Join | Login
Lacrosse Magazine, owned and published by US Lacrosse, the national governing body of men’s and women’s lacrosse, is circulated to more than 430,000 members of the organization as one of the benefits of membership. Join Today!
Lucia Perfetti Clark
Gratitude journals seem to be all the rage on Facebook. As I wrote this in late January, gearing up for my season as a college women’s lacrosse official, I began to think about what I’m grateful for: change.
Change comes with each new lacrosse season. Change is something people typically do not like. Even if you don’t mind it, it usually is difficult.
As officials, we know the rules change at least slightly every year, and I’ve used this space before to urge you to embrace those changes.
This year, things are more personal for me, as I have gone through some big changes that are going to affect my lacrosse season.
I had a baby in November, and I found myself physically getting ready for the season on a much shorter than normal timeline.
I hired a new personal trainer for preseason preparation. Every time I get ready to meet with a new trainer, I’m nervous. Will I like him as much? Will she push me as hard as the last one? And then I realized that every trainer I have used has been different — and awesome — in his or her own way.
Why do I dread starting the new relationship? All of my personal trainers have given me new ideas and methods. I have been a different person with different goals each time, and they have given me their best and helped me prepare to attain those goals.
New year, new season, new trainer — can’t stop, won’t stop.
Notable changes for the 2014 NCAA women’s lacrosse season included a new procedure requiring scorers to drop their sticks after a goal for a discretionary stick check, a revised rule allowing defenders to move through and/or occupy the goal circle and an experimental rule limiting teams to three players each between the restraining lines during draws.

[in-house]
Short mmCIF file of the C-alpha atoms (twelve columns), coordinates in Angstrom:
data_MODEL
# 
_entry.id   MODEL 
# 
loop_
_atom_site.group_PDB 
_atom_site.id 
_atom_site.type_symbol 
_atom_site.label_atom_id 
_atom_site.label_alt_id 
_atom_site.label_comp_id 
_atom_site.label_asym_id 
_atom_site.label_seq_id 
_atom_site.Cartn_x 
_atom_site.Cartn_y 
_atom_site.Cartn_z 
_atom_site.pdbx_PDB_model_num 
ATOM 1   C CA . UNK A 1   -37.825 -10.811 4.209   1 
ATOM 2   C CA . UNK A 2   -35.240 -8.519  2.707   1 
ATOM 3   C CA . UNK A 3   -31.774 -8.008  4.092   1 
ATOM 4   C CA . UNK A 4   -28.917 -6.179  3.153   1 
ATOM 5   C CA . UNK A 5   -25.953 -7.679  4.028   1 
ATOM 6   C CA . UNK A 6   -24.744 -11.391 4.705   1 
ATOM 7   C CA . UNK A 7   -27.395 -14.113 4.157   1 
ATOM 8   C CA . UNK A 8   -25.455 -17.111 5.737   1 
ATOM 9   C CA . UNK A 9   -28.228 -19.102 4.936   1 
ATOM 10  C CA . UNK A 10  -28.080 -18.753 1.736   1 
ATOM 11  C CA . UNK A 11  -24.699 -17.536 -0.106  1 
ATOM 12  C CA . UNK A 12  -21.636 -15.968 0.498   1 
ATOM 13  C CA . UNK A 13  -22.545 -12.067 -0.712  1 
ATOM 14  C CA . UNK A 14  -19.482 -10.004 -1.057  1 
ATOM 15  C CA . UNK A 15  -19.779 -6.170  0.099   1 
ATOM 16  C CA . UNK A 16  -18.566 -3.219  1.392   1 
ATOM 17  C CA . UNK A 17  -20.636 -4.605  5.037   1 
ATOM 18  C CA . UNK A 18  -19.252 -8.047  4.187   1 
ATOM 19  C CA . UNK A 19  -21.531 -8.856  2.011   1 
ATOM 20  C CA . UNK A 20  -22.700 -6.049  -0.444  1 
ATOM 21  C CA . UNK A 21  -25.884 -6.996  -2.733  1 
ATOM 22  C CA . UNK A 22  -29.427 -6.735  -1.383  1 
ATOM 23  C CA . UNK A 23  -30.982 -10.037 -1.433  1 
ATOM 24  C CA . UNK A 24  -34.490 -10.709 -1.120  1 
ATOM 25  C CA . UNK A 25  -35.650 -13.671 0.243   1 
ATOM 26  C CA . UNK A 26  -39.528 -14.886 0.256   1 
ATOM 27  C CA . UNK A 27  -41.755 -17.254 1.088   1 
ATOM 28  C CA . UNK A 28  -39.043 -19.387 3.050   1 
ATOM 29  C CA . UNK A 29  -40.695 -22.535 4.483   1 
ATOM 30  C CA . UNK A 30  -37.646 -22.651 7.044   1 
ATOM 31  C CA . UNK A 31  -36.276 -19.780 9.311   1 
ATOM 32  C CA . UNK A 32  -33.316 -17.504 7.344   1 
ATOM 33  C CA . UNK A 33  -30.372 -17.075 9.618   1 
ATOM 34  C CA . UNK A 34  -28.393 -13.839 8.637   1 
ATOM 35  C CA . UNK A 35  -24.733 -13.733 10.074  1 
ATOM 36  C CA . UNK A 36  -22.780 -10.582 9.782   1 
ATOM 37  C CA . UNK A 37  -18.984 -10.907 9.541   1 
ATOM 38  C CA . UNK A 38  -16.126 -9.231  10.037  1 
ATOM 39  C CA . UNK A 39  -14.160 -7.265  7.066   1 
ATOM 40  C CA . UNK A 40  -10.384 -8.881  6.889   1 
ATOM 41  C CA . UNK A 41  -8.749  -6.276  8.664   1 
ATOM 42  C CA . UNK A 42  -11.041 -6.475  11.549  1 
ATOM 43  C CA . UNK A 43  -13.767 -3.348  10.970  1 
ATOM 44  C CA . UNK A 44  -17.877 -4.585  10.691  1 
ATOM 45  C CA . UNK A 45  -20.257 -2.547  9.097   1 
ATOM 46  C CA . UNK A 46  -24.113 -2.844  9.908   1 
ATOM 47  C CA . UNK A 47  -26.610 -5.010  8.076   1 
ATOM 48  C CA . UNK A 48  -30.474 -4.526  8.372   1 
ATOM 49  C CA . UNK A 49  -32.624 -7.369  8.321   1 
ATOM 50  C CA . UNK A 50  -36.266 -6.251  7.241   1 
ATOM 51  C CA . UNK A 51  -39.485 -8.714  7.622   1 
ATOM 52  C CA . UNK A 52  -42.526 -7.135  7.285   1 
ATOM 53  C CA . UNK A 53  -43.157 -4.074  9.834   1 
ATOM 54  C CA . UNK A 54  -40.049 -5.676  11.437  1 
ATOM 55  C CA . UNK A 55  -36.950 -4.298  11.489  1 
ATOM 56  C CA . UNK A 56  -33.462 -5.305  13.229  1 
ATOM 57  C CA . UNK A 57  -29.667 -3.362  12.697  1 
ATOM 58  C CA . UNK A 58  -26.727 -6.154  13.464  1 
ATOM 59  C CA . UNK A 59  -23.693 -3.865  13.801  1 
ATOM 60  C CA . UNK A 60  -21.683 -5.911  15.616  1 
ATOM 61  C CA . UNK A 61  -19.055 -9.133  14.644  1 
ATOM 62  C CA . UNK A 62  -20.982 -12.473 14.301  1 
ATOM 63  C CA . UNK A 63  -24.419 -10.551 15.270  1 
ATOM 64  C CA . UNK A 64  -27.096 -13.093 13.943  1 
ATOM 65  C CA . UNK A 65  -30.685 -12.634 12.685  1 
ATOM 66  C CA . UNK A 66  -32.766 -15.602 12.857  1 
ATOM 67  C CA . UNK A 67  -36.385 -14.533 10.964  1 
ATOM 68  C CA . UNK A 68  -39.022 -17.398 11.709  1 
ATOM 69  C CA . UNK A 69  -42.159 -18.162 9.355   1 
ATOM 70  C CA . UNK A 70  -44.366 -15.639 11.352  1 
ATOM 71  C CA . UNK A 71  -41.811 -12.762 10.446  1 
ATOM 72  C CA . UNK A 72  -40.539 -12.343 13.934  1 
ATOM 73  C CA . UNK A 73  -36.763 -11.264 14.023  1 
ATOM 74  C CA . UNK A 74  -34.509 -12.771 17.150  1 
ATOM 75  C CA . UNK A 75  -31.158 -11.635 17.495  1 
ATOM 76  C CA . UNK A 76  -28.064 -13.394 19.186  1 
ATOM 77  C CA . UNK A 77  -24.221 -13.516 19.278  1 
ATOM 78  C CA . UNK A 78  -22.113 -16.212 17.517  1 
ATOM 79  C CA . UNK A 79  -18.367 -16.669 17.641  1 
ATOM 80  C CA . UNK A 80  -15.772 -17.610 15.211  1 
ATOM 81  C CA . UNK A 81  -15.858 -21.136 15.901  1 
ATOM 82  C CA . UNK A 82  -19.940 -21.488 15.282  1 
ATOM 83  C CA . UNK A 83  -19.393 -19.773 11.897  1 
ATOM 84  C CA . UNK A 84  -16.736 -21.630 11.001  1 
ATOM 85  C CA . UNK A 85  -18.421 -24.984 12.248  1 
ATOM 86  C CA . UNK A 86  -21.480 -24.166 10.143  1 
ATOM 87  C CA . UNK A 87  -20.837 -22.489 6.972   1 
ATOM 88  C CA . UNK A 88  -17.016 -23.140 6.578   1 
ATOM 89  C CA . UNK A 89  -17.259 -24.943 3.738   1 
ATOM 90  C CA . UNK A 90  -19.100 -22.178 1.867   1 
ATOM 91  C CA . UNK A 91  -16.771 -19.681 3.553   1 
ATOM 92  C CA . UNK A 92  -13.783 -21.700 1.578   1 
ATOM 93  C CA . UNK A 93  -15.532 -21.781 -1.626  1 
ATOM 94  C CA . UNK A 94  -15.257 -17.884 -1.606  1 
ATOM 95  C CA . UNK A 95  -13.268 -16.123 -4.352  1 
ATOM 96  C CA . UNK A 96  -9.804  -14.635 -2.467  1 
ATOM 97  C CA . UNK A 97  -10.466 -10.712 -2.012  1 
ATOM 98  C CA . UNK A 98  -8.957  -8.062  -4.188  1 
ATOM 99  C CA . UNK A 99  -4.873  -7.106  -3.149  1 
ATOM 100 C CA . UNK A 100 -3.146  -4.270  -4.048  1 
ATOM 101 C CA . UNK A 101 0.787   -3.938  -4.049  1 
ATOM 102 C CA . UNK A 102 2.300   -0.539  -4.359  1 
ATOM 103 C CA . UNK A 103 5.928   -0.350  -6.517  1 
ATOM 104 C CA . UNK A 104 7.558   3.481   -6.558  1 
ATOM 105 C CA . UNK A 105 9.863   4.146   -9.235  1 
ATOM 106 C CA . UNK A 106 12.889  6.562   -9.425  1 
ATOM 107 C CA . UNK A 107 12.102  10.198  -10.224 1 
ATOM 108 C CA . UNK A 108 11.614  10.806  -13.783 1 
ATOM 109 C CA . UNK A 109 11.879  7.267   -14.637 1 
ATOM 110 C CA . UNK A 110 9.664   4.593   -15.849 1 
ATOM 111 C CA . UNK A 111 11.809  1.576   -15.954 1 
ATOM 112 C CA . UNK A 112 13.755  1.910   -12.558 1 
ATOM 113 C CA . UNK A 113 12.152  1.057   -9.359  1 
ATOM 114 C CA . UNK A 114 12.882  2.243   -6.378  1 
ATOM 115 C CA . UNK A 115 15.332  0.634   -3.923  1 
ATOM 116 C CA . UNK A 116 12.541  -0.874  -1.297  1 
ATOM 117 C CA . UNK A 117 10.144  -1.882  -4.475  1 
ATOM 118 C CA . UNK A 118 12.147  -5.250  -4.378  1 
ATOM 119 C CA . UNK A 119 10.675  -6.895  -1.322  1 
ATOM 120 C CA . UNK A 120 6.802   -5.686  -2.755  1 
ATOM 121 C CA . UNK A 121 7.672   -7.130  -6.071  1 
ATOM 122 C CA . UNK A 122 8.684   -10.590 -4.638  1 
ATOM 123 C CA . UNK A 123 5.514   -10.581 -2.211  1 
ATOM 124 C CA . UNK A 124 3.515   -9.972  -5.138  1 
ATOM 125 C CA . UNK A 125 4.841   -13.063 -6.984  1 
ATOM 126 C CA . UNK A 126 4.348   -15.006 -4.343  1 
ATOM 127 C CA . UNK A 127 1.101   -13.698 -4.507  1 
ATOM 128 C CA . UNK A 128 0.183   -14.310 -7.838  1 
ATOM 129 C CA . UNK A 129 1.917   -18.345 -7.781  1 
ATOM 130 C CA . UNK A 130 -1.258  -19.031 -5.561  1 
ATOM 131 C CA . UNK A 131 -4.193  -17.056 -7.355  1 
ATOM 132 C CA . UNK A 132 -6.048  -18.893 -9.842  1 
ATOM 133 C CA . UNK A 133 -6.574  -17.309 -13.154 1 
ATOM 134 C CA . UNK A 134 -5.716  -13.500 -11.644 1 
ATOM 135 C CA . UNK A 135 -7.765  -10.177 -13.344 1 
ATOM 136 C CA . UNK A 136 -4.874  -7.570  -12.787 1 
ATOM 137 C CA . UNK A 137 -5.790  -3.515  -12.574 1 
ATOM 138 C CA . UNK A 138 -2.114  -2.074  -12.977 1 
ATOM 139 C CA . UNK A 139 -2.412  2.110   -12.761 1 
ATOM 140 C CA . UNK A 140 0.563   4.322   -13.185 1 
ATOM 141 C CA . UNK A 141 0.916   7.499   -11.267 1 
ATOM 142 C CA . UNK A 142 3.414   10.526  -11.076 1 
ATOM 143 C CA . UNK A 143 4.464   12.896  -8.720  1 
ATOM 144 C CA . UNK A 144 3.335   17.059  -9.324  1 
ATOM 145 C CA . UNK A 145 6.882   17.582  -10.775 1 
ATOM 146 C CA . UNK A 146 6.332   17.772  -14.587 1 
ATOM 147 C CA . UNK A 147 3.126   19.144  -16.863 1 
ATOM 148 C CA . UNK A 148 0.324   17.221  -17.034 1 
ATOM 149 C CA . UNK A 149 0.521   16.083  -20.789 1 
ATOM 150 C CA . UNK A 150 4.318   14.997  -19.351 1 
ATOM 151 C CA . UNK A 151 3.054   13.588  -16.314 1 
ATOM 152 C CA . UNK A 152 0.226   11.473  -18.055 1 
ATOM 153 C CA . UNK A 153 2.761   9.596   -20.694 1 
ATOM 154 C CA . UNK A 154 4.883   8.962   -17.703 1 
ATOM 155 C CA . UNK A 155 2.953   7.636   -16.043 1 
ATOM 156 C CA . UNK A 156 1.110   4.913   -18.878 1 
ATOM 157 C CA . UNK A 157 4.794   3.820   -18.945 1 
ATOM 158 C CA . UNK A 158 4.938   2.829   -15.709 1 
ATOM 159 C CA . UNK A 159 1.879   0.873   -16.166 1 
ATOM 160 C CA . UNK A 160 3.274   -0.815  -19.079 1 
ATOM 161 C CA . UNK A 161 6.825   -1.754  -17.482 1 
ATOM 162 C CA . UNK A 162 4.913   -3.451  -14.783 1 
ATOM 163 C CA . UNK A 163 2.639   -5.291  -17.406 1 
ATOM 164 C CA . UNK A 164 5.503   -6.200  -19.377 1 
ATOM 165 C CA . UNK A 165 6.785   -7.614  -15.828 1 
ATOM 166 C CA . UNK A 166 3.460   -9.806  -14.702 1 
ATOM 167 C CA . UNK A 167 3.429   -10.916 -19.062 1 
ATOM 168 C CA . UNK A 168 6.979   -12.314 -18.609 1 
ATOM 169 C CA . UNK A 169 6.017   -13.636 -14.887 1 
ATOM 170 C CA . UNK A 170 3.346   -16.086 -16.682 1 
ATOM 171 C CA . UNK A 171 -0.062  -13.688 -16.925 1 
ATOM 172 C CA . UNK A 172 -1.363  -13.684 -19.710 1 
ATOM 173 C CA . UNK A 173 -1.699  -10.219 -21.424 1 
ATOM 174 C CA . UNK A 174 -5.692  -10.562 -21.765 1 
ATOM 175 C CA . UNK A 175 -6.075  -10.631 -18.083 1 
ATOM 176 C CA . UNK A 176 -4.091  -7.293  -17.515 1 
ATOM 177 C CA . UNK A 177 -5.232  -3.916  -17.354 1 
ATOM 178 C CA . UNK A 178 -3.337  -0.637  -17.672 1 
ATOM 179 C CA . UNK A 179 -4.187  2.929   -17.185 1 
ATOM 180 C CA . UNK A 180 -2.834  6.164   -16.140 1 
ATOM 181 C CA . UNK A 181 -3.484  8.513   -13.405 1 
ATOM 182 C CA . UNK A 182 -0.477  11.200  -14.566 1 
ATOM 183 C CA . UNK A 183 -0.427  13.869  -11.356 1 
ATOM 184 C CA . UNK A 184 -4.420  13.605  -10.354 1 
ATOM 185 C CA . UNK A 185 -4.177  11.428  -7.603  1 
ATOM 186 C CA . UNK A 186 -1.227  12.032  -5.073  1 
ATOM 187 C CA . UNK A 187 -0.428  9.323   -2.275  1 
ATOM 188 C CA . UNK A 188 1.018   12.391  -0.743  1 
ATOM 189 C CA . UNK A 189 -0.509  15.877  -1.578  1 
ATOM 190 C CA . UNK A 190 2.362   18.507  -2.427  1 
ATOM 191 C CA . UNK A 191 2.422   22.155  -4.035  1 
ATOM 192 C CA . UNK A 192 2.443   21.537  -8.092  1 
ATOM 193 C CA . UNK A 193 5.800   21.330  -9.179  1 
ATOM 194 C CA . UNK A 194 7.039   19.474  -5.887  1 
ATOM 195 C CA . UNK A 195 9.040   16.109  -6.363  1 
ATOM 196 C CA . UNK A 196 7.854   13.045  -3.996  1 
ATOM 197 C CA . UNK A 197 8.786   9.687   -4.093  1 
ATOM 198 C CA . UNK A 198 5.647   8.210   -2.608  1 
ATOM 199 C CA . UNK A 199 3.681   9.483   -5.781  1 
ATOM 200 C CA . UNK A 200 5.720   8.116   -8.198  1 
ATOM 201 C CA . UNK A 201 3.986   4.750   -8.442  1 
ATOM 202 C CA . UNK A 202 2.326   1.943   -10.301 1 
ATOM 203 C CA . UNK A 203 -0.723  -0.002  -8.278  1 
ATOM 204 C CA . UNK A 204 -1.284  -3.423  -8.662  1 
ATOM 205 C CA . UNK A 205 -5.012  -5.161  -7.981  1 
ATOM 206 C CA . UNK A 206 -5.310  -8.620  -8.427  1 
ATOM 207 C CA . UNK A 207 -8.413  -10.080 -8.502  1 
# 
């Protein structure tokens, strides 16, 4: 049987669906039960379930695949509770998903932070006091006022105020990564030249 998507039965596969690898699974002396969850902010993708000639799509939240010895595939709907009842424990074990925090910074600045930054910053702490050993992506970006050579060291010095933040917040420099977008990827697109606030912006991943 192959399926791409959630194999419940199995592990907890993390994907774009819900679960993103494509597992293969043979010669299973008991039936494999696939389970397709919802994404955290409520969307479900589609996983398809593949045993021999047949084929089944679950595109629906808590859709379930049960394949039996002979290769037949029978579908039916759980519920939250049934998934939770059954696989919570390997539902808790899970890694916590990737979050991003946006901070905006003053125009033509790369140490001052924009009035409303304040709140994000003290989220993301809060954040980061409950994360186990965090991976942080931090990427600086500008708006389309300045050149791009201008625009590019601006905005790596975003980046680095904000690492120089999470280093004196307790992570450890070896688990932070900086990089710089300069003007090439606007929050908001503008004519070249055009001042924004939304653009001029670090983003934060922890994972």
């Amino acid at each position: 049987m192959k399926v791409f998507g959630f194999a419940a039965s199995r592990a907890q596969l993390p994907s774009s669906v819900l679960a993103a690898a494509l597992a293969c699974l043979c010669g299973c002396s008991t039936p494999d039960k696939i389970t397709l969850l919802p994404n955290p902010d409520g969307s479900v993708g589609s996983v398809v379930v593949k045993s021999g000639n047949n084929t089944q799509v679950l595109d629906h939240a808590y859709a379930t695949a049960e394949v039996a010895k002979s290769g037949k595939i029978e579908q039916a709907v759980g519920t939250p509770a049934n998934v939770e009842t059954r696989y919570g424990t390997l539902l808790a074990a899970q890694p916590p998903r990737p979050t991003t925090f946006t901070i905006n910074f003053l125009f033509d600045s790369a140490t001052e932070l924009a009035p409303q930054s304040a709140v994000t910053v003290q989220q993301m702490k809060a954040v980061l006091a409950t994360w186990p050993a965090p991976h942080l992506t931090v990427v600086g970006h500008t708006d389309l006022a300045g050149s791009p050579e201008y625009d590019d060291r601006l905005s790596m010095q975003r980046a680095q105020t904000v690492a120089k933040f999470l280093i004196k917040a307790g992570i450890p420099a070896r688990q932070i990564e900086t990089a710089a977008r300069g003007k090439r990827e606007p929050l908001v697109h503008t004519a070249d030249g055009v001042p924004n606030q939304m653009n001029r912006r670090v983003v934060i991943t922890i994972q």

Officiating some preseason scrimmages, I realized what I like about rule changes is the puzzle. Coaches are figuring out how to win with new strategies, and as officials, we’re trying to figure out how to implement the rule in a way that is safe, fair and in the spirit of the game.
This is a dance. We have to see the players and strategies develop, and then we have to talk to each other, the coaches and the players to ensure fair play. We’re figuring it out together, and this is really fun.
Before anyone starts keeping score or playing for a record, we’re all outside in winter weather, scrimmaging, scheming and talking lacrosse.
If the rules never changed, preseason would be really boring. We’d be out there getting ready to go through the motions. Instead, we’re out there breaking new ground together. It’s exciting and fun.
Since there’s a baby in the house, and he is the first, my husband and I have been dealing with change every day of our lives since he arrived. What that means for me this lacrosse season is that my game schedule is different from years past. There are fewer games, more blocked days, and my travel will be much closer to home.
I could look at this and be disappointed, but the reason for the change in my schedule brings me such joy. I look at the pared-down schedule and say, “Every game day is a championship day.”
Whether you’re an official, player, coach or fan, every lacrosse season tells a different story. I look forward to riding the wave of changes through Memorial Day.
Lucia Perfetti Clark is the officials education and training manager at US Lacrosse. Suggest topics for future officials blog posts in the comments section.
The US Lacrosse Officials Education Program offers numerous training opportunities, programs and tools to help develop officials across the country. From the men's and women's officials observation program grants, to the men's and women's LAREDO and LEAD/Developmental clinics, US Lacrosse aims to serve every official across the country.
Subscribe to the US Lacrosse Blog